In verse 1 of Matthew 6, we read, “Beware of practicing your righteousness before other people in order to be seen by them, for then you will have no reward from your Father who is in Heaven.” If we read on, we find that God goes on to tell us about sounding the alarm when giving to the needy, about praying just to be seen of and admired by men, and about intentionally fasting in a way that is noticeable to others.
In spite of what the Scriptures tell us, however, very often, I see people – professing Christians – put things onto the web that they’ve done, or are doing, “for God” and for others, in order to gain attention, likes, retweets, etc.
» They go to conferences and come back to post how many people showed up or were saved (or “slayed”) by their preaching or teaching.
» They go on mission trips and post every instance of their “good deeds.”
» If they’ve bought groceries (or done some other good deed) for a needy person/family, they “felt led” to share their “selflessness” as a witness to what others in the body should be doing.
» Many post their prayers and quiet time with God.
» Others post their current or upcoming fasts, etc. …
I’ve seen it all, as well as all kinds of justifications as to why something that should remain private (or at least not deliberately put out there for praise and admiration) is being shared. However, none of those justifications, in my opinion, are sufficient to override God’s Word (in truth, nothing justifies overriding God’s Word).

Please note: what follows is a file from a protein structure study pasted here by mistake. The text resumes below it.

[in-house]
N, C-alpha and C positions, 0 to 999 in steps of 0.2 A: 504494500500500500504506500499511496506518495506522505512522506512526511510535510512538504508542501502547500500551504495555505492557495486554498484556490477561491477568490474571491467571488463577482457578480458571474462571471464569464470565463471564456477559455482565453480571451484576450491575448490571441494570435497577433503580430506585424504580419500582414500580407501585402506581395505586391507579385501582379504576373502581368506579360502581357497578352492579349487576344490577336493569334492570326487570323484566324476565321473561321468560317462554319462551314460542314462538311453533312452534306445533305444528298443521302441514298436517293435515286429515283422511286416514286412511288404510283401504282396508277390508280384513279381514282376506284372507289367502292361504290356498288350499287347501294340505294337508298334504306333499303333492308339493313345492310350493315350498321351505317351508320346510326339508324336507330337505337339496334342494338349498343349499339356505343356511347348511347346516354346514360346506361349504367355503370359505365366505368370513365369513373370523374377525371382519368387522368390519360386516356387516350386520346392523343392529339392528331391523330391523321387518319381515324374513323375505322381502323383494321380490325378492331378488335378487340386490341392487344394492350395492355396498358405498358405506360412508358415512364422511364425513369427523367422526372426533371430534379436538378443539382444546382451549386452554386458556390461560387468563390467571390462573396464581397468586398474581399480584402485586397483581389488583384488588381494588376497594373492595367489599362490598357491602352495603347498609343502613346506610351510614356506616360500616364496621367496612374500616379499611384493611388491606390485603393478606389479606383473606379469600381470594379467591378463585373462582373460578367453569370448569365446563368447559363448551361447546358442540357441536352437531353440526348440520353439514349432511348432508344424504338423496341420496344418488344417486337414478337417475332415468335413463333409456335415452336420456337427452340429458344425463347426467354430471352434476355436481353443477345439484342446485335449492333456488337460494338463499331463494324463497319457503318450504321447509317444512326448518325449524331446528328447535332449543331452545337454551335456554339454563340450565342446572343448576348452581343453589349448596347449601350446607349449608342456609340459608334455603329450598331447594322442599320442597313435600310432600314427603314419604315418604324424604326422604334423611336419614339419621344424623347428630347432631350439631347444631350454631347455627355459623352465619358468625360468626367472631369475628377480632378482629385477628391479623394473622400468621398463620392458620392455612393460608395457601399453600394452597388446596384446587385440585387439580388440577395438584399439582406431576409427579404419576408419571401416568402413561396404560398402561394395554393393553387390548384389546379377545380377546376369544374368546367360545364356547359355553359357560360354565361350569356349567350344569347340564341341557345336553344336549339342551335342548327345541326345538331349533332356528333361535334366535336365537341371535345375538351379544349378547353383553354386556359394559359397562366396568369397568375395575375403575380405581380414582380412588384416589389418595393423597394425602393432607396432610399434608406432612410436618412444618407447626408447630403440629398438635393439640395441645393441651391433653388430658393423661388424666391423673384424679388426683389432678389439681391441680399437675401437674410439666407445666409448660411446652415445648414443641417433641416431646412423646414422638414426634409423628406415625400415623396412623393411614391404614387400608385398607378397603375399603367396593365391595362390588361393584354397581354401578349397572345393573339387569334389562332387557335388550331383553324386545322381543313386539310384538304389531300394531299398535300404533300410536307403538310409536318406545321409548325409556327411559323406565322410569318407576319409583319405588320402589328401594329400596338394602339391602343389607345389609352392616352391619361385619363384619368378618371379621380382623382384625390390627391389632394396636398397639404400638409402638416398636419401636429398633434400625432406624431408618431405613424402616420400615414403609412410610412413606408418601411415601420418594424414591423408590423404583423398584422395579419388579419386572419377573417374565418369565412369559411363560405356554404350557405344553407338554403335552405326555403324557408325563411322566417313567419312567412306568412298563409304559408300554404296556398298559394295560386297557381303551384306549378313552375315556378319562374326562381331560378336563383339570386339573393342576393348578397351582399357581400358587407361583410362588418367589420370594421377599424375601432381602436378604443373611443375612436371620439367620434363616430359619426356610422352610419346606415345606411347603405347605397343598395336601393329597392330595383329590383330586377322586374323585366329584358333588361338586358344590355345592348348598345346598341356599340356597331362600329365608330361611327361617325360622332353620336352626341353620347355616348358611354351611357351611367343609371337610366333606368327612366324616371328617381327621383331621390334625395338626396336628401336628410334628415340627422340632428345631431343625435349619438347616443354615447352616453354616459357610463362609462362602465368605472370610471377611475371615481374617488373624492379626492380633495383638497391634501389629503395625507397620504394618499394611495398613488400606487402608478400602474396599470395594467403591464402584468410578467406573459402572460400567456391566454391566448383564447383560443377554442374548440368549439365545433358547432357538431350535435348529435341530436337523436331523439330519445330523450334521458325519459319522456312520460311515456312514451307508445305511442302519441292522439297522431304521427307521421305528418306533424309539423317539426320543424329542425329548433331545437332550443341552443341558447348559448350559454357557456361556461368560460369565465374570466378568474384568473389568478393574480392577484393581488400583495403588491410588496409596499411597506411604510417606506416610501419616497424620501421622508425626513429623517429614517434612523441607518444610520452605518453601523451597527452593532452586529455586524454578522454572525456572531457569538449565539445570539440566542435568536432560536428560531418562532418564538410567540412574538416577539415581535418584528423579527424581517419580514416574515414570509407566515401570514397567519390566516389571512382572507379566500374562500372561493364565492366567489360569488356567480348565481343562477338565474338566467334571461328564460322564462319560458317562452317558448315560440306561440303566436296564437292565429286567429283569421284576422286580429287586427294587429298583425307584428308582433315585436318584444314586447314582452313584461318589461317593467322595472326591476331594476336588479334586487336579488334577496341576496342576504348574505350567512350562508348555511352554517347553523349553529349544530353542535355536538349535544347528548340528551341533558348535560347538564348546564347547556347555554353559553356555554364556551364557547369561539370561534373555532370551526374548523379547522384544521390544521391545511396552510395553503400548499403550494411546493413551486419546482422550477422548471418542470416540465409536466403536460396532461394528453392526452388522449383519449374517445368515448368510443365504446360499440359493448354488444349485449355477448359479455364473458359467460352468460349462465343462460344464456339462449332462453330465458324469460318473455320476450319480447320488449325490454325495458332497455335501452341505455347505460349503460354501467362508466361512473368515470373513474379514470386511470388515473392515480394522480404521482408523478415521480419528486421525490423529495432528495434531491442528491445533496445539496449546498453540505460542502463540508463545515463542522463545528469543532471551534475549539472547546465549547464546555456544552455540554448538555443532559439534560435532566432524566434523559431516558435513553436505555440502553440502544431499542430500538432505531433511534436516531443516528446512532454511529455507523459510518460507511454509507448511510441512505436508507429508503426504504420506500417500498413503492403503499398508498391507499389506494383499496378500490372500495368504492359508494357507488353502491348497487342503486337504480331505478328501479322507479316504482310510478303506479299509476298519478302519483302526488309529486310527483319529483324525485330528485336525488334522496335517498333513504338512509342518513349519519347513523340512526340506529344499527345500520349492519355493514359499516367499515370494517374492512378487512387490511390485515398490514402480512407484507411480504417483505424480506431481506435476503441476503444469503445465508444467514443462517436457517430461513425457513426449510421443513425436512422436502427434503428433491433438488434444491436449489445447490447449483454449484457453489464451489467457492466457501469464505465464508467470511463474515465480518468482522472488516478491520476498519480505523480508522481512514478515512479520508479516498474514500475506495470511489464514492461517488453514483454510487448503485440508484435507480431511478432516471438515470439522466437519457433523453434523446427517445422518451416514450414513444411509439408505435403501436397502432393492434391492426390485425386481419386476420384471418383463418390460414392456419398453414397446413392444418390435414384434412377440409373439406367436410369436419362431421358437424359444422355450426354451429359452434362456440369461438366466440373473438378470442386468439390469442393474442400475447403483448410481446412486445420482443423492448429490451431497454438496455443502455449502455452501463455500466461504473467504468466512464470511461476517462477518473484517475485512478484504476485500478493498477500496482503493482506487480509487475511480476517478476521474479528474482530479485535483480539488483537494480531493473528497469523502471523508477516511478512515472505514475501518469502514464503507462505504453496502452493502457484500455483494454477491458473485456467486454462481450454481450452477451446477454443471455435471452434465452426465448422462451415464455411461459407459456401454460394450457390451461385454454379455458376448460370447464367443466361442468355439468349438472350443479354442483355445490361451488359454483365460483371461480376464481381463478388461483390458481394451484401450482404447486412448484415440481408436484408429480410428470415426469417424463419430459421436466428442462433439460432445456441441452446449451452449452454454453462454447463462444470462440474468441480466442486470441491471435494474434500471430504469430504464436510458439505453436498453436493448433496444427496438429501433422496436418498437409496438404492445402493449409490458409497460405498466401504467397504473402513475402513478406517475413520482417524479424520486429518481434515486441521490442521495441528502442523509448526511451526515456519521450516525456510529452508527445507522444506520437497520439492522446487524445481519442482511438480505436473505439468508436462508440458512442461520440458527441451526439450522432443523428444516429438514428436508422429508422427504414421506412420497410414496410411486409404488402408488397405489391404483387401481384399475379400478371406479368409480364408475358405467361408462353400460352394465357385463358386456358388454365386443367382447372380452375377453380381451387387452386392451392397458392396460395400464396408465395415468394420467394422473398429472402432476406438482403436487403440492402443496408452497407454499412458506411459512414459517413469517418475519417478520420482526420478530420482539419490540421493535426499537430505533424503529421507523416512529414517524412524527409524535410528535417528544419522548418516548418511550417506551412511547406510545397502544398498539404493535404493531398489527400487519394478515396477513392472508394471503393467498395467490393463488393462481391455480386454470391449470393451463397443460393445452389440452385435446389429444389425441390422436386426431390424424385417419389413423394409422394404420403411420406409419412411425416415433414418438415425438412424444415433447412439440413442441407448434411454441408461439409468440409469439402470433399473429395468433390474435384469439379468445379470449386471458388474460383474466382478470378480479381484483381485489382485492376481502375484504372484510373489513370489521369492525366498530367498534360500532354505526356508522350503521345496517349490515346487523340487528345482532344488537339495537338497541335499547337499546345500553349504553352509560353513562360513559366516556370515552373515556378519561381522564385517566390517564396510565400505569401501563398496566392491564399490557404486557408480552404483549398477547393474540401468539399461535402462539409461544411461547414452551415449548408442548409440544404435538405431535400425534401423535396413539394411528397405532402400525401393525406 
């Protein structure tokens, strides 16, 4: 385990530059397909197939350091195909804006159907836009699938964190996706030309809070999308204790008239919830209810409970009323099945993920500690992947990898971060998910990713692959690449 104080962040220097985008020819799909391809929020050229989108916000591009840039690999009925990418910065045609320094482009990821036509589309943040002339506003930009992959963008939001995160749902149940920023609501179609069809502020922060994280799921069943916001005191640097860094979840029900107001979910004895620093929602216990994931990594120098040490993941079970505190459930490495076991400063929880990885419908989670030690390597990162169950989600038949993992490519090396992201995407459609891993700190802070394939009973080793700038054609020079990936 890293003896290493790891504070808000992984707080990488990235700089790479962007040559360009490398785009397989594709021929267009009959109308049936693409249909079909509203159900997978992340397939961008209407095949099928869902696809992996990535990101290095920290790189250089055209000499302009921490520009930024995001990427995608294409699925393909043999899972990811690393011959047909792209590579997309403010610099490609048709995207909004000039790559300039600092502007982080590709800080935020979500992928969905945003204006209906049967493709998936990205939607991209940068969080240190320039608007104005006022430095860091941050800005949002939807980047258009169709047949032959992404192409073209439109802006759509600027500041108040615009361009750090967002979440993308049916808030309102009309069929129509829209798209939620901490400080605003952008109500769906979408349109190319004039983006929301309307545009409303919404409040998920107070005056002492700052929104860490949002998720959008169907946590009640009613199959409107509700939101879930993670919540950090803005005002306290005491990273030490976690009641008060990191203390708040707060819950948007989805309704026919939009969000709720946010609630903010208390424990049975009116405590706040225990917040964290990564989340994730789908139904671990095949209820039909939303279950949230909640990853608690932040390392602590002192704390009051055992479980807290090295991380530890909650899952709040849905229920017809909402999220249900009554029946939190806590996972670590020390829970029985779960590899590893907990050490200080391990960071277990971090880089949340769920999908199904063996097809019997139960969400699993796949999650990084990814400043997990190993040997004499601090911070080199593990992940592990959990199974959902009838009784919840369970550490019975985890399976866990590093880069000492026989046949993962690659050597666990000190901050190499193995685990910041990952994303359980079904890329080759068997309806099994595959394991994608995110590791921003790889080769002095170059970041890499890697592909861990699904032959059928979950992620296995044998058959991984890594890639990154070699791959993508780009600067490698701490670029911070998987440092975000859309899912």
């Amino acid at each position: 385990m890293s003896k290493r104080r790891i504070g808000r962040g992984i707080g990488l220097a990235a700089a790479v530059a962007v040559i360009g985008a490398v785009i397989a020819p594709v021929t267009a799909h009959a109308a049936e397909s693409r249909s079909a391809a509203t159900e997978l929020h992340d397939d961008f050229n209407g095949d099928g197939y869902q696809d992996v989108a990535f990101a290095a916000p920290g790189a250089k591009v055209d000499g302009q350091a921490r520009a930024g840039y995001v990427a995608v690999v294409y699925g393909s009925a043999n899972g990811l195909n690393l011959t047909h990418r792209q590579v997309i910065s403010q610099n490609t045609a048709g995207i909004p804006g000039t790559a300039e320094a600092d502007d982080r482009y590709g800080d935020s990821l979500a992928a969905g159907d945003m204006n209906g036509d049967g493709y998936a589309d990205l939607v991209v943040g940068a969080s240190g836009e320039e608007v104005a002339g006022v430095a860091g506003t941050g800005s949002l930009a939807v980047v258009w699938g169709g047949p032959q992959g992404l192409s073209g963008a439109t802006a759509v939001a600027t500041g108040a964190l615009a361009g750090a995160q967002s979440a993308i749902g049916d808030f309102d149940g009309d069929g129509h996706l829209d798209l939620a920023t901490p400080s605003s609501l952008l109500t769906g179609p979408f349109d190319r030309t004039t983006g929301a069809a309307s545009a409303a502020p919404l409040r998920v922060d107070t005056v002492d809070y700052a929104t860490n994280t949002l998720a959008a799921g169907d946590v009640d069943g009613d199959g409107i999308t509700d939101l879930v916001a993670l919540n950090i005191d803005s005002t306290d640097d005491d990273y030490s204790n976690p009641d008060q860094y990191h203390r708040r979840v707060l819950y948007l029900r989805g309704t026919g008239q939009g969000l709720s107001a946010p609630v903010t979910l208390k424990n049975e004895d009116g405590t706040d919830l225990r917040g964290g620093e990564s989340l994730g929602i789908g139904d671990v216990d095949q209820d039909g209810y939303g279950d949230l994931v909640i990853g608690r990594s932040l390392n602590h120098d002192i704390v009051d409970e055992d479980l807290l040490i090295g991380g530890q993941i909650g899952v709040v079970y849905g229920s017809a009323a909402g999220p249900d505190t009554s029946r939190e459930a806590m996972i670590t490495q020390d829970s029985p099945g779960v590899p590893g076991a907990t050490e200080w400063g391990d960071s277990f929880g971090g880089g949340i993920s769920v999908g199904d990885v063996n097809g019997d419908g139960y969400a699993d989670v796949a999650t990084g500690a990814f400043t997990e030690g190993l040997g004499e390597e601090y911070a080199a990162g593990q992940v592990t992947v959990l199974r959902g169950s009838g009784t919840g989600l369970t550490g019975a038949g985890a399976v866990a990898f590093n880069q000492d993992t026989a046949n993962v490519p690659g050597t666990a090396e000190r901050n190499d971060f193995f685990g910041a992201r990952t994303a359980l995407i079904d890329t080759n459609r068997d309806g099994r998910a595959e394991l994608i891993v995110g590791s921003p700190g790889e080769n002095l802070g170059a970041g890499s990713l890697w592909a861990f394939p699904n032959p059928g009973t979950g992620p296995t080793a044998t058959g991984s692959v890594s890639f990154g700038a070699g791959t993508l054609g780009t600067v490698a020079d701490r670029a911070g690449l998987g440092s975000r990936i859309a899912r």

In Matthew 6:1-18, God is warning us about practicing the behavior of hypocrites. The hypocrites (the Pharisees) were those who sounded the trumpet when they gave to the needy, and when they fasted, and who also loved to pray in front of others to receive praise. Those who did (and do) these things to be lauded by men, “surely,” God says, “they have received their reward,” meaning they’ve received the praise they were aiming for, the approval of men, and can expect to receive none from God.
Sisters, when we give, when we fast, or when we do anything and claim we’re doing it for the glory of God, we shouldn’t make it a point to be seen and praised for our acts, because the question then becomes, “Was it really done for God’s glory, or our own?”
Self examination regarding these things is imperative, as only what we do for Christ will last and be rewarded (cf. 1 Corinthians 3:10-15).
Therefore, if you’ve found yourself ‘doing and posting’ things for likes, comments, retweets, or, simply put, for validation (or even to seem more holy than others), I urge you to confess it to God and change course. I would also urge you to do a self-check immediately (asking God for revelation), to get to the root of the “why?” Why do you feel the need to be approved by men? Why isn’t God’s approval enough?
During this process of evaluation, it may be best for you to pull away from social media for a while, spending the extra time you have in God’s presence, allowing Him to renew your mind, through the reading and studying of His Word. The change (being social media-less) may seem difficult at first, as old habits aren’t easy to pull away from, but the freedom you will gain in your time away will be well worth it, and you’ll be thankful for the change in the end.